Doggett, B., Lunney, J.G. 'Langmuir probe characterization of laser ablation plasmas' in Journal of Applied Physics, 105, (3), 2009, no. 033306
Journal of Applied Physics 105 3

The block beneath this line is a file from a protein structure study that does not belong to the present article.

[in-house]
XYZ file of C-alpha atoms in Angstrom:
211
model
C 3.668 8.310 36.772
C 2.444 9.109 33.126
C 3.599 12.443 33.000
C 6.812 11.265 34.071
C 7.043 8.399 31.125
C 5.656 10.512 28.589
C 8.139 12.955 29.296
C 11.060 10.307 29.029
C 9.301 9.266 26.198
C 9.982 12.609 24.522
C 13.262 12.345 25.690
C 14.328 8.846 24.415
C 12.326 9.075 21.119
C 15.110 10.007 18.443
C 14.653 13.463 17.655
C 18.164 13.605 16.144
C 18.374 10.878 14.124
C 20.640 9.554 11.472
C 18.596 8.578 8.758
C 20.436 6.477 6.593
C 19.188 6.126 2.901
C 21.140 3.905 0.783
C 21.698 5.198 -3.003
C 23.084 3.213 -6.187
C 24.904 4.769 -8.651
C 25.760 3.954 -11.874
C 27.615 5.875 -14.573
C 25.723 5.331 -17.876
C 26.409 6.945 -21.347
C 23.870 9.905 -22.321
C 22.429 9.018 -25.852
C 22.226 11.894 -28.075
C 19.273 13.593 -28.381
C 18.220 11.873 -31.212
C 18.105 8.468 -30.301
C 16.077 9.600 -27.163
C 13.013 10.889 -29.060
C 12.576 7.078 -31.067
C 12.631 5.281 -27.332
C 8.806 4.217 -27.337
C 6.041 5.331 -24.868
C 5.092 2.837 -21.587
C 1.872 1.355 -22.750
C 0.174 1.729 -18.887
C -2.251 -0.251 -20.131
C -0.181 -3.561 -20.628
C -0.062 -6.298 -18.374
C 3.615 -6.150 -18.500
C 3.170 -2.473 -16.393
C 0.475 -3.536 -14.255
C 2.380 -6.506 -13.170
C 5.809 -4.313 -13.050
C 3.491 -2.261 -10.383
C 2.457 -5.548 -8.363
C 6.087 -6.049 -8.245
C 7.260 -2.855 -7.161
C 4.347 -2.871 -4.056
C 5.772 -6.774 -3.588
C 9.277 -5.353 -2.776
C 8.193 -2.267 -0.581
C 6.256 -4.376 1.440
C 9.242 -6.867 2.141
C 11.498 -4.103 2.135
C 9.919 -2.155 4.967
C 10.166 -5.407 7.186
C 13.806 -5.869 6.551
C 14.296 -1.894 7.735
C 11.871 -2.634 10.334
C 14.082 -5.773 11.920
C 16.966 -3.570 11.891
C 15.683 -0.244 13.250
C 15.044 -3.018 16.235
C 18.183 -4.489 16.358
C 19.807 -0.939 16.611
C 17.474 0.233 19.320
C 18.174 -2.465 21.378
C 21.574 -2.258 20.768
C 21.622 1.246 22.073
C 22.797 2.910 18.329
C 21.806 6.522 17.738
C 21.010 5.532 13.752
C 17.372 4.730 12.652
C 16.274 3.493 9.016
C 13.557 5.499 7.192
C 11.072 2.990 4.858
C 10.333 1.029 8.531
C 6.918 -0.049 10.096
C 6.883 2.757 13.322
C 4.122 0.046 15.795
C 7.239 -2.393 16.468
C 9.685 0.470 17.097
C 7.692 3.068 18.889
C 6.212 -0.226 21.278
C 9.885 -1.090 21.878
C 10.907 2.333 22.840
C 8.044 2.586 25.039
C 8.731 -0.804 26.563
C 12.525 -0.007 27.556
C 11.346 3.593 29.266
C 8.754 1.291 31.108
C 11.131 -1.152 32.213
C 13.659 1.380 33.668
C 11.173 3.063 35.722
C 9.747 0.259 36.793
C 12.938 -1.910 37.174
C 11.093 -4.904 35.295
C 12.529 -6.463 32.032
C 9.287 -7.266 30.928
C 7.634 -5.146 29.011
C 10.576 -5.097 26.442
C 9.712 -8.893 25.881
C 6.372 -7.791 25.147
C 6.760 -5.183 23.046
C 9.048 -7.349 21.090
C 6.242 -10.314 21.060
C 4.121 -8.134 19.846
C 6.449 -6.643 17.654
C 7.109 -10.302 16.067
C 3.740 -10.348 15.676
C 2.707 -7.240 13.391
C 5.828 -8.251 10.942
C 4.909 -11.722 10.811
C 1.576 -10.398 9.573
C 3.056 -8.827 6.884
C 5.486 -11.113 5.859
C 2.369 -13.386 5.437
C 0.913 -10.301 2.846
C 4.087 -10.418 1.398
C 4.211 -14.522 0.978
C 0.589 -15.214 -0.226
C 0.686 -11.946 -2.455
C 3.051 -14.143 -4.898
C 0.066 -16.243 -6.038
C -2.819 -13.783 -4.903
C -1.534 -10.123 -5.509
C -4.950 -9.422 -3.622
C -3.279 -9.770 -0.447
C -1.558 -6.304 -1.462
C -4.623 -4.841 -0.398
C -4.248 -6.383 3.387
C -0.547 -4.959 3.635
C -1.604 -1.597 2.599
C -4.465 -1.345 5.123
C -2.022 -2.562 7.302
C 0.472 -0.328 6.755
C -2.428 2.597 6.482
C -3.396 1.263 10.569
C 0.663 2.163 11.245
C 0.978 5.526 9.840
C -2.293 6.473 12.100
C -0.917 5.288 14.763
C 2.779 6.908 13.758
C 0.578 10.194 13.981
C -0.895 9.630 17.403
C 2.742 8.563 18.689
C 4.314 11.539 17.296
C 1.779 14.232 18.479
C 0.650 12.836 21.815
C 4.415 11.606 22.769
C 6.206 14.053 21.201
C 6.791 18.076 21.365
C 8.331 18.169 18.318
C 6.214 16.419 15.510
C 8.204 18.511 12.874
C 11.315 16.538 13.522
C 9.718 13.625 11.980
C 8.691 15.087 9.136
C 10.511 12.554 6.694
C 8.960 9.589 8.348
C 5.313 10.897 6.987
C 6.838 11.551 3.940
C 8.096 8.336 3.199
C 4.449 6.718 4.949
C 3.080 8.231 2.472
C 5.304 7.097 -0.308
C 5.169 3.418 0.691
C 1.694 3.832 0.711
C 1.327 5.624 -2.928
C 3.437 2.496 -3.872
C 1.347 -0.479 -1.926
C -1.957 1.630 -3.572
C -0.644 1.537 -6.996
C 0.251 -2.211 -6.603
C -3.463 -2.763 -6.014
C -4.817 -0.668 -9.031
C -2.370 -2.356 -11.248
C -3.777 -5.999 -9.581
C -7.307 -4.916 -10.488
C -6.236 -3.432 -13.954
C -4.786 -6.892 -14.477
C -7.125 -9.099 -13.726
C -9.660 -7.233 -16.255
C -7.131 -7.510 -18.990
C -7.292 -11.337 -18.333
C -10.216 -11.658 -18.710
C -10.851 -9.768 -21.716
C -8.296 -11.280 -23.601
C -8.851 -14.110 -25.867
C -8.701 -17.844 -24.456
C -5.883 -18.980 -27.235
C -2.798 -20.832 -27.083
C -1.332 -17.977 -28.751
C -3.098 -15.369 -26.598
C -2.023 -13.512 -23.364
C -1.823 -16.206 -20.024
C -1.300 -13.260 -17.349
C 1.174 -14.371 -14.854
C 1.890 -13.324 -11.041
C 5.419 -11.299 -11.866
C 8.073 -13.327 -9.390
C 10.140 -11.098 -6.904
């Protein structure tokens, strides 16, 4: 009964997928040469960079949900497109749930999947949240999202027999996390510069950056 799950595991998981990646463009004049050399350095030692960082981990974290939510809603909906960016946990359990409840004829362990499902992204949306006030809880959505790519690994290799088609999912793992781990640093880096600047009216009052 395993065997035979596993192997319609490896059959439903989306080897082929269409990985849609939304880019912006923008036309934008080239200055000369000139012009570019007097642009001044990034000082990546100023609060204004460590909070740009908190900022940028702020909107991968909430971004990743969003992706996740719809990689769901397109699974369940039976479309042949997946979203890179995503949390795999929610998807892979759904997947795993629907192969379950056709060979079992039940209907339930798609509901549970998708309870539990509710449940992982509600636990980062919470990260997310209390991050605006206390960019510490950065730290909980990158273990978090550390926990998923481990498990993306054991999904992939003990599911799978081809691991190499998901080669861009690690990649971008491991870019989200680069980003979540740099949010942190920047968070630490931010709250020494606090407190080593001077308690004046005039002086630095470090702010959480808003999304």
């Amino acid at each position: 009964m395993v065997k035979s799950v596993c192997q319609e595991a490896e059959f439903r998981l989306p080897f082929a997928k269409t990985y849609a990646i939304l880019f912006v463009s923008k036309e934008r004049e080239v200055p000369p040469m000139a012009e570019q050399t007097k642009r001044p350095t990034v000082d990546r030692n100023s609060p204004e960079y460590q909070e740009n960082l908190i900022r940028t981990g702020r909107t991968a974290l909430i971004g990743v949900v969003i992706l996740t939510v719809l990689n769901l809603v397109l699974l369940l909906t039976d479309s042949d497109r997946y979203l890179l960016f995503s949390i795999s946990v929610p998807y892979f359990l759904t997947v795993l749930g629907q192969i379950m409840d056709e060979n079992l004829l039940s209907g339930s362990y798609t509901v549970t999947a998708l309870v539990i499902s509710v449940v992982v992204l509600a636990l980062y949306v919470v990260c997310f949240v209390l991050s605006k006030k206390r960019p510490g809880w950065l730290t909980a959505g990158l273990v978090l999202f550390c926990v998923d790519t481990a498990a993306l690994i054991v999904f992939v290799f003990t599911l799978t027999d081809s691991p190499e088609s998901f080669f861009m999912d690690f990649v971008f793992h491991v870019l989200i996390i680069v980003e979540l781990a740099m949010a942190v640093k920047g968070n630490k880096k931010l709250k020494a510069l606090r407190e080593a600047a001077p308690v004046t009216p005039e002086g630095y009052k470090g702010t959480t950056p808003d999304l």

For laser ablation plumes that are significantly ionized, Langmuir probes have proved to be a useful tool for measuring the plume shape, ion energy distribution, and electron temperature. Typically in laser ablation plasmas the flow velocity is supersonic, which complicates the interpretation of the current-voltage probe characteristic. In this paper we describe some recent developments on the application of Langmuir probes for laser ablation plume diagnosis. We have investigated the behavior of the probe when it is orientated perpendicular, and parallel, to the plasma flow, and show how an analytical model developed for plasma immersion ion implantation, can quantitatively describe the variation of the ion current with probe bias for the case when the plasma flow is along the probe surface. The ion signal recorded by a probe in the parallel position is proportional to the ion density and the square root of the bias voltage. It is shown that the current varies as mi −1/2 so that by comparing the ion signals from the parallel and perpendicular positions it is possible to estimate the mass of the ions detected. We have also determined the temporal variation of electron temperature. A planar probe oriented parallel to the plasma flow, where the ion current due to the plasma flow is eliminated, gives a more reliable measurement of Te(<0.6 eV). The measured Te is consistent with the measured ion current, which is dependent on Te when the time taken for an element of plasma to traverse the probe is longer than the time taken for the matrix ion sheath extraction phase.
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